Yes, I prepared my mother-in-law’s medications each week and took care of my mother’s medical bills, but these were list-type tasks, not the intimate, embarrassing, personal tasks that often accompany caregiving. I’m worried I won’t be good enough, or selfless enough, when the time comes. I know I did it with Tiger, but Tiger was not my husband or my parent.
Next week, we will rescue Jackson, a 12 week old kitten, from a nearby shelter, just as we rescued Tiger 21 years ago. It’s not that we are trying to replace Tiger —Tiger can’t be replaced. It’s that we have experienced the joy of living with pets and know that this is the way we want to live our lives.
But I can’t get a replacement mother or husband a week later. Perhaps it is this permanence that makes caregiving for loved ones so much harder than caregiving for a pet. But who knows. I was a better caregiver than I thought I would be with Tiger, perhaps I will be better than I expect with the people I love as well. I hope so.
My cat, Tiger, is 21 years old. That makes him 101 in cat years. As he has gotten older, many things Tiger used to do have become hard for him, so we’ve responded by helping him age in place.
Tiger walks slowly, very slowly. His legs are bowed, his back is crooked, and his once powerful hind legs are wasted. Years ago, Tiger easily leapt into the air. Now, he needs help getting on and off my husband’s chair. Externally, Tiger is very changed from the strong young cat he was. Internally, though, Tiger seems much the same. His favorite pastime is still sitting quietly on Bill’s lap, giving and receiving love. As we noticed physical changes in Tiger, we began to think about what we could do to help him remain independent and injury-free. In addition, we felt badly each time Tiger failed at something he had once done so easily; we worried that he was embarrassed, and we wanted to preserve his dignity. Tiger has always had a lot of dignity. So we began to implement a series of aging in place modifications.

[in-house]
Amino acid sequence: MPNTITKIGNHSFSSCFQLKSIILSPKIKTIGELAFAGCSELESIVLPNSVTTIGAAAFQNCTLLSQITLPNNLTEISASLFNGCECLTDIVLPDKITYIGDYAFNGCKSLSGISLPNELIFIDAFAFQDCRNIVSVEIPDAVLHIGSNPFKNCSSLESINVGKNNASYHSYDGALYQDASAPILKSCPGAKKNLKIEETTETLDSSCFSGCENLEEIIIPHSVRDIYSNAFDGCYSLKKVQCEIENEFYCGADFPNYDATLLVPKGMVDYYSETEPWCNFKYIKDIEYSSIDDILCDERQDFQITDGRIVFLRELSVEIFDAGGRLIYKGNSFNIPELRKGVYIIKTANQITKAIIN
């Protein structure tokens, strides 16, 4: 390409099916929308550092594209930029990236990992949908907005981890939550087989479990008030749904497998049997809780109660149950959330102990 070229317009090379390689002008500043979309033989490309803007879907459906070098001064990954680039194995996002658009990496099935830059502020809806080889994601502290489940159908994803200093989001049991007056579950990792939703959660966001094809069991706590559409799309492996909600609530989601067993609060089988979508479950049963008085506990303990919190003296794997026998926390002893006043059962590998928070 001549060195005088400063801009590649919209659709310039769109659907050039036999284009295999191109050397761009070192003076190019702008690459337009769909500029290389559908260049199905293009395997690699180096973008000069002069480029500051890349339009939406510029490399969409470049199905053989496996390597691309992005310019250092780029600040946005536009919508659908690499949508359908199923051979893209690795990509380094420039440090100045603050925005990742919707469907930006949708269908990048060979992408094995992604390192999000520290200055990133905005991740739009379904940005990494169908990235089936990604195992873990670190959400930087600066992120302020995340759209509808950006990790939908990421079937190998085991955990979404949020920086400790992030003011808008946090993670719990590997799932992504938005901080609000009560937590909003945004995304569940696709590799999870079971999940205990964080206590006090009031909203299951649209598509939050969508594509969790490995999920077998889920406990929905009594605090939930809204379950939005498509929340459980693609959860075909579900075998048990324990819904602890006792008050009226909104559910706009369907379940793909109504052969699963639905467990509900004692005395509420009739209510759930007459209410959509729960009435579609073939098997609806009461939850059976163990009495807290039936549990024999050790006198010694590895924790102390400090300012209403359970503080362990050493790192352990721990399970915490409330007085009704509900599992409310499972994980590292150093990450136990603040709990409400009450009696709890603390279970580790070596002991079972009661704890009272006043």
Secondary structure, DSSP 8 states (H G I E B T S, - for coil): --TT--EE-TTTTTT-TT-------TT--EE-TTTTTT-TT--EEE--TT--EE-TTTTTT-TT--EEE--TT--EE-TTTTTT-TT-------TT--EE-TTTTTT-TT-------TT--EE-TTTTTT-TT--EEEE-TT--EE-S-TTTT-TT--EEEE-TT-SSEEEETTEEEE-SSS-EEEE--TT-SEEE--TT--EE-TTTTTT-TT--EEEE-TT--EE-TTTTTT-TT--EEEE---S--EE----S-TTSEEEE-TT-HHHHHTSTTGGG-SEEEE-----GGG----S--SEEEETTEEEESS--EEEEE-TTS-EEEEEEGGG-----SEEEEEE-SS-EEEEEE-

Since Tiger can no longer jump onto my husband’s chair, we installed a three-step pet ladder so Tiger could get on and off the chair on his own. At first, Tiger distained using the ladder, but when attempts to jump resulted in falls, he quietly adopted it as his normal method of access. We built similar steps to and from a sunroom window, and while Tiger seldom goes outside anymore, when he does, he uses these steps rather than jump the 18 inches.